Before we add the other sides though let's move the triangle code to it's own small function because we're going to be using it so much, call it ColliderTriangles:
 void ColliderTriangles(){
colTriangles.Add(colCount*4);
colTriangles.Add((colCount*4)+1);
colTriangles.Add((colCount*4)+3);
colTriangles.Add((colCount*4)+1);
colTriangles.Add((colCount*4)+2);
colTriangles.Add((colCount*4)+3);
}

Good, now we can call that function instead of writing it out four times. Now all the sides for the collider should look like this:
void GenCollider(int x, int y){

//Top
colVertices.Add( new Vector3 (x , y , 1));
colVertices.Add( new Vector3 (x + 1 , y , 1));
colVertices.Add( new Vector3 (x + 1 , y , 0 ));
colVertices.Add( new Vector3 (x , y , 0 ));

ColliderTriangles();

colCount++;

//bot
colVertices.Add( new Vector3 (x , y -1 , 0));
colVertices.Add( new Vector3 (x + 1 , y -1 , 0));
colVertices.Add( new Vector3 (x + 1 , y -1 , 1 ));
colVertices.Add( new Vector3 (x , y -1 , 1 ));

ColliderTriangles();
colCount++;

//left
colVertices.Add( new Vector3 (x , y -1 , 1));
colVertices.Add( new Vector3 (x , y , 1));
colVertices.Add( new Vector3 (x , y , 0 ));
colVertices.Add( new Vector3 (x , y -1 , 0 ));

ColliderTriangles();

colCount++;

//right
colVertices.Add( new Vector3 (x +1 , y , 1));
colVertices.Add( new Vector3 (x +1 , y -1 , 1));
colVertices.Add( new Vector3 (x +1 , y -1 , 0 ));
colVertices.Add( new Vector3 (x +1 , y , 0 ));

ColliderTriangles();

colCount++;

}

You should see this; all four colliders.
Now, we have a working square with colliders. if you were to extend the size of the array for more squares however, you would run into an efficiency problem because every solid square is creating eight triangles. That's a lot more than we need so we need a way to only make these colliders when they face an empty block. For that we'll need a function to check the contents of a block.
 byte Block (int x, int y){

if(x==-1 || x==blocks.GetLength(0) || y==-1 || y==blocks.GetLength(1)){
return (byte)1;
}

return blocks[x,y];
}
This is a simple function that checks if the block you're checking is within the array's boundaries, if not it returns 1 (Solid rock) otherwise it returns the block's value. This means that we can use this places where we're not sure that the block we're checking is within the level size. We'll use this in the collider function.

This is done by surrounding every collider side generation with an if that checks in the direction of the collider. ie. the left collider is only generated if the block to this block's left is air. Do it like this:
 void GenCollider(int x, int y){

//Top
if(Block(x,y+1)==0){
colVertices.Add( new Vector3 (x , y , 1));
colVertices.Add( new Vector3 (x + 1 , y , 1));
colVertices.Add( new Vector3 (x + 1 , y , 0 ));
colVertices.Add( new Vector3 (x , y , 0 ));

ColliderTriangles();

colCount++;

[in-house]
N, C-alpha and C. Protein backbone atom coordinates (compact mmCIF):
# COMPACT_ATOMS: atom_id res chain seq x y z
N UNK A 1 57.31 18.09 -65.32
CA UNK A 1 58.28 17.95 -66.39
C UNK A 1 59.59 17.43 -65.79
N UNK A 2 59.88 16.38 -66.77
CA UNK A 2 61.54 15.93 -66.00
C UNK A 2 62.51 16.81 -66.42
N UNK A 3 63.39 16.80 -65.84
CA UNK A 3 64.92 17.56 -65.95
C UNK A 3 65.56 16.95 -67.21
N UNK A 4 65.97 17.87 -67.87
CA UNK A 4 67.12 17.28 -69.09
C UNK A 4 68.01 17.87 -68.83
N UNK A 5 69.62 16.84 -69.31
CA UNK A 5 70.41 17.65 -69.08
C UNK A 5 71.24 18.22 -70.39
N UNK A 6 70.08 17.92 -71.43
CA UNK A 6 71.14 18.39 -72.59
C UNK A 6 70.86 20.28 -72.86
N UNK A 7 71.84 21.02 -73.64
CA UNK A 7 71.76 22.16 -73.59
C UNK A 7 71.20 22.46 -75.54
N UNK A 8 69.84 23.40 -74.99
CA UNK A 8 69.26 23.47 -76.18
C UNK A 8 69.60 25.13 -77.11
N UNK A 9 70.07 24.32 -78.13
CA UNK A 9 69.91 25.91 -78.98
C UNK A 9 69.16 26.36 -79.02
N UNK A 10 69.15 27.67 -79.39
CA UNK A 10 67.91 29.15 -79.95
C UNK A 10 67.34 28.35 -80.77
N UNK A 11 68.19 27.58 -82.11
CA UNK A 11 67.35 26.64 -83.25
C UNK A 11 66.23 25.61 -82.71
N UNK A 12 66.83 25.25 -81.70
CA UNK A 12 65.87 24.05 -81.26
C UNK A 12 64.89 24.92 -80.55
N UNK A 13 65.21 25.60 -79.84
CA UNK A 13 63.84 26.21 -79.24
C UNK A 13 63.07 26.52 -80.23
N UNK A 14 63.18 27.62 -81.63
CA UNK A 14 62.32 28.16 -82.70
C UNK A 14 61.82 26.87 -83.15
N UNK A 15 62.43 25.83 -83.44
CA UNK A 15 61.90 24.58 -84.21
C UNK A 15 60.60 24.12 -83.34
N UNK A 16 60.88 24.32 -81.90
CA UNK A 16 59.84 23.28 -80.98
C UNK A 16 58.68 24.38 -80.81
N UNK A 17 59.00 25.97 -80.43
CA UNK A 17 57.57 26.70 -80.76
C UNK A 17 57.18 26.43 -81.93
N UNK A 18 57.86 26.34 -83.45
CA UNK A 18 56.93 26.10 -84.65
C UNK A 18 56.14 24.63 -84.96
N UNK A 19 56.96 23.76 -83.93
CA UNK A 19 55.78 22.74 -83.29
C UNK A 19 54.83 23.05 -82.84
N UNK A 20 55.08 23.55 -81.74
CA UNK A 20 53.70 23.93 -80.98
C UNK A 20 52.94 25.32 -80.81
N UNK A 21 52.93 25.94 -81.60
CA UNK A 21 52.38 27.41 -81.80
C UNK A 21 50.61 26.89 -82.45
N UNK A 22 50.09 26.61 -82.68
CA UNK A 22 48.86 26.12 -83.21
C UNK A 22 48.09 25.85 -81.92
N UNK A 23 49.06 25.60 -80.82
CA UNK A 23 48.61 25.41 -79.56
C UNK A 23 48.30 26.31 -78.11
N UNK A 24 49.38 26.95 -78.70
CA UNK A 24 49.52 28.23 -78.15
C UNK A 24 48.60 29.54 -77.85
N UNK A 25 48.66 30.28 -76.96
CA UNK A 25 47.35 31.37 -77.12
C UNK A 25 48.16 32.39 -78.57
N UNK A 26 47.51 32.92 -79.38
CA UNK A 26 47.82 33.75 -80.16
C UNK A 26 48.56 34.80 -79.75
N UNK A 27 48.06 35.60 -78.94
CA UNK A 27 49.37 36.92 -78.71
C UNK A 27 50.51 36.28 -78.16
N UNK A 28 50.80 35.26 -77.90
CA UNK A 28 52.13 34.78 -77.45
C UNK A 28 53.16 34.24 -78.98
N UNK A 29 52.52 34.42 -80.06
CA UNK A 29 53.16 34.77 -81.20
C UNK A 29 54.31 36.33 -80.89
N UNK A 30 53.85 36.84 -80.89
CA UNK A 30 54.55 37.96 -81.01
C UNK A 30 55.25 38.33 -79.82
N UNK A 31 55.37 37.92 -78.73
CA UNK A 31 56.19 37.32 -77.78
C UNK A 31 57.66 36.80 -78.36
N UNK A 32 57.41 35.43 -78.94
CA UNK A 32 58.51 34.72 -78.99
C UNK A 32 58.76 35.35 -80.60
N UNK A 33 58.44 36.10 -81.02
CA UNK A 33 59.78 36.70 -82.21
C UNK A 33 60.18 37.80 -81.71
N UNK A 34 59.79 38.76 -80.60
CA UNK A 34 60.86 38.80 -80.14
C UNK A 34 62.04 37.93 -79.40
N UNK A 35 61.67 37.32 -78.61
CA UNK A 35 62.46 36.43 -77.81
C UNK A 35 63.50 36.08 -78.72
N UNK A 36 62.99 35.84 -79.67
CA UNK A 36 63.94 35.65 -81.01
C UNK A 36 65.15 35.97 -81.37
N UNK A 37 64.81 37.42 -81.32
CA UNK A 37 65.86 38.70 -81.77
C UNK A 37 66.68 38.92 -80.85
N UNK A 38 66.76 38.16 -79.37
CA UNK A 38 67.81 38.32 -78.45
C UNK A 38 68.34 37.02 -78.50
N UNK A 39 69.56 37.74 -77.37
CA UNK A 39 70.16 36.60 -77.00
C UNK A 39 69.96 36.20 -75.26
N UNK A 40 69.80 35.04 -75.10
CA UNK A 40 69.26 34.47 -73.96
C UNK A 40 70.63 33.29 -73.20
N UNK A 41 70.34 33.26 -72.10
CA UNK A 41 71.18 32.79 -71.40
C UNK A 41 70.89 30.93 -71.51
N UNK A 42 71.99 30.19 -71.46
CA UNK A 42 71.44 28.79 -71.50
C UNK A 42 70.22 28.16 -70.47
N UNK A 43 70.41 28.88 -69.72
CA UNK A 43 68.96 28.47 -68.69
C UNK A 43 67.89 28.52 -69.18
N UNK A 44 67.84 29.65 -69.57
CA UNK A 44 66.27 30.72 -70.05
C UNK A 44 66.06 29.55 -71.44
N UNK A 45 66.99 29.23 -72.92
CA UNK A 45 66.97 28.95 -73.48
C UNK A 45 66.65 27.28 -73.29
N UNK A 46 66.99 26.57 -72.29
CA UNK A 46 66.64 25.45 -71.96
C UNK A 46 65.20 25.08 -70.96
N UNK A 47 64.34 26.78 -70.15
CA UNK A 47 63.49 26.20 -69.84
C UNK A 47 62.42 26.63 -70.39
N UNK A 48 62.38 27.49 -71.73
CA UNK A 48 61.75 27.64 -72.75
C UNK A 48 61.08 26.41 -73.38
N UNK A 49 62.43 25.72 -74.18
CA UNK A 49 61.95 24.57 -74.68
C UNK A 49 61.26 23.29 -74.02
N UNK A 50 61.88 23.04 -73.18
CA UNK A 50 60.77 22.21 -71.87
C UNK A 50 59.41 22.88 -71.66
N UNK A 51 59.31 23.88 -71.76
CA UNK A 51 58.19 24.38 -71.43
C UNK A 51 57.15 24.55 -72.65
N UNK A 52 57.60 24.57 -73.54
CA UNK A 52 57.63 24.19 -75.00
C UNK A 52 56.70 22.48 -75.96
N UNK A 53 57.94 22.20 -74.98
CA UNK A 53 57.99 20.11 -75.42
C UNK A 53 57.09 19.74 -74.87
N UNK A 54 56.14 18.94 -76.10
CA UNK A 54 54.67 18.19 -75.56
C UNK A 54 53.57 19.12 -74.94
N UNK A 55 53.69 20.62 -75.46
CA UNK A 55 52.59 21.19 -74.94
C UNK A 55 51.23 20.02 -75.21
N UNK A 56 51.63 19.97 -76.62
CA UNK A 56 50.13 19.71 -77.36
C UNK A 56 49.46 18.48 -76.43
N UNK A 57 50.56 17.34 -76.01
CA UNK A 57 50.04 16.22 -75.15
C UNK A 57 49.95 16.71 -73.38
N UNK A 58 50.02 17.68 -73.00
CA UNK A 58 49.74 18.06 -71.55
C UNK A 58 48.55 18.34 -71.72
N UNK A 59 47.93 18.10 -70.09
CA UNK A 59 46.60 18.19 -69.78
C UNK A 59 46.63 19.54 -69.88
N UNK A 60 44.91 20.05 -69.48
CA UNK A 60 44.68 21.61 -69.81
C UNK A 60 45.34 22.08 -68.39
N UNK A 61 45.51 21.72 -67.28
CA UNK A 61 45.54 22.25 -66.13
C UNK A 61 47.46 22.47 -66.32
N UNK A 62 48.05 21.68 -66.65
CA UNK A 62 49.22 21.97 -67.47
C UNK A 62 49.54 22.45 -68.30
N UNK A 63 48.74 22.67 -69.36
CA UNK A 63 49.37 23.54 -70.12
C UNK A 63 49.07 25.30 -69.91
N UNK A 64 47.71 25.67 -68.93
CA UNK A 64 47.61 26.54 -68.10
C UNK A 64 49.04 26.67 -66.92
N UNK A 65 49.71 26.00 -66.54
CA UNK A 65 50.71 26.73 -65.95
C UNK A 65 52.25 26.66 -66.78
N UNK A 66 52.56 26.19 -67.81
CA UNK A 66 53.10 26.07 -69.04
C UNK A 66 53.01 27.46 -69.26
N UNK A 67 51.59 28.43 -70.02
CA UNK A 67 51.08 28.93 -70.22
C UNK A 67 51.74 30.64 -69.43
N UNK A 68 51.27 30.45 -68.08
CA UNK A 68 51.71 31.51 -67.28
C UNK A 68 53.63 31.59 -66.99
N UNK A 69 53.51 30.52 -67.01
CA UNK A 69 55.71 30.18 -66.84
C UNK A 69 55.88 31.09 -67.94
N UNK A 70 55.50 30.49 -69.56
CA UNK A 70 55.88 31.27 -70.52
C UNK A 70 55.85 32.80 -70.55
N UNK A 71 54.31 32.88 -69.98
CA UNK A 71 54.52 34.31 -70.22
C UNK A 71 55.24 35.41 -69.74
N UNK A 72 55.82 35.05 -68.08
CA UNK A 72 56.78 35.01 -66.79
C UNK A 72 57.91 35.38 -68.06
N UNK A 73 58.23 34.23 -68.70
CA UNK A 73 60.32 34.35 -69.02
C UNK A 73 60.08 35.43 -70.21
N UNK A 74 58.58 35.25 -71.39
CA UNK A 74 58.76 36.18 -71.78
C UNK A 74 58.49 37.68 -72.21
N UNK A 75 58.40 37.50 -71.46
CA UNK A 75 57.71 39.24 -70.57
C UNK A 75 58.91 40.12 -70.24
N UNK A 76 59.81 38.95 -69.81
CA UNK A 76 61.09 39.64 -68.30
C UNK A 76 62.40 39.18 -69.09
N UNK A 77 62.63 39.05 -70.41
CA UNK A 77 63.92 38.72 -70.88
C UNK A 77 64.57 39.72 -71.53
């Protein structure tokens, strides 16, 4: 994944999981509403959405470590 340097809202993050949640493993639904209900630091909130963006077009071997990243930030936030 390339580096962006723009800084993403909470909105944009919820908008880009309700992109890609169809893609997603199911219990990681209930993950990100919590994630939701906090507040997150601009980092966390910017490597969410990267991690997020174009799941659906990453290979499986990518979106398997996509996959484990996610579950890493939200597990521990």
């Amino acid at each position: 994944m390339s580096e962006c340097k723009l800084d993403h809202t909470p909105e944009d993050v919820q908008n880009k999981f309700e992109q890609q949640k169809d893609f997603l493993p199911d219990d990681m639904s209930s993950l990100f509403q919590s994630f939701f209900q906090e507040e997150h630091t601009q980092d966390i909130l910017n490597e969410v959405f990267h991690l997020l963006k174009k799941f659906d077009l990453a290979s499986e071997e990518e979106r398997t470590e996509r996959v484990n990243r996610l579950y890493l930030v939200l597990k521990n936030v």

}

//bot
if(Block(x,y-1)==0){
colVertices.Add( new Vector3 (x , y -1 , 0));
colVertices.Add( new Vector3 (x + 1 , y -1 , 0));
colVertices.Add( new Vector3 (x + 1 , y -1 , 1 ));
colVertices.Add( new Vector3 (x , y -1 , 1 ));

ColliderTriangles();
colCount++;
}

//left
if(Block(x-1,y)==0){
colVertices.Add( new Vector3 (x , y -1 , 1));
colVertices.Add( new Vector3 (x , y , 1));
colVertices.Add( new Vector3 (x , y , 0 ));
colVertices.Add( new Vector3 (x , y -1 , 0 ));

ColliderTriangles();

colCount++;
}

//right
if(Block(x+1,y)==0){
colVertices.Add( new Vector3 (x +1 , y , 1));
colVertices.Add( new Vector3 (x +1 , y -1 , 1));
colVertices.Add( new Vector3 (x +1 , y -1 , 0 ));
colVertices.Add( new Vector3 (x +1 , y , 0 ));

ColliderTriangles();

colCount++;
}

}

Now when you run it you should get a much more efficient collision mesh, go ahead and switch the array size back to 10 by 10.

Colliders only along the top where the blocks are exposed to air.
With changes to the GenTerrain function you can see the side colliders in action too:

Hmm... these are almost starting to look like cubes
If you want you can do the same to the block visuals as with the colliders and not render (Or render a different texture for) blocks that aren't exposed to air in order to hide ores and things. I'll let you figure that out.

That concludes part two, as always if there are any problems please leave a comment as soon as possible and I'll fix it. I'm open for any feedback. Feel free to follow me on twitter (@STV_Alex) or G+ to get updated when I post part three.

Here is a complete version of the code as of the end of part 2: Part 2 finished code

Next time we'll be using perlin noise to make more interesting terrain, caves and ores and adding functions to build/destroy blocks based on mouse clicks or collisions with the blocks (Like when a character hits a block with a hammer for example).

Edit: Thanks again to Taryndactyl on the unity forums and thanks to Wolli in the comments for pointing out some errors! Taryndactyl's post: Link

Part 3
Anda baru saja membaca artikel Situs GAME NETBOOK GRATIS .exe .zip .rar yang berkategori Tutorial / Unity / Voxel Tut / Voxels dengan judul Unity Voxel Tutorial Part 2: Level Array and Collision Meshes. Anda bisa bookmark halaman ini dengan URL http://netbook-game.blogspot.com/2013/08/unity-voxel-tutorial-part-2-level-array.html. Terima kasih!
Posted by: Primbon Jawa Unity Voxel Tutorial Part 2: Level Array and Collision Meshes Updated at : 05.49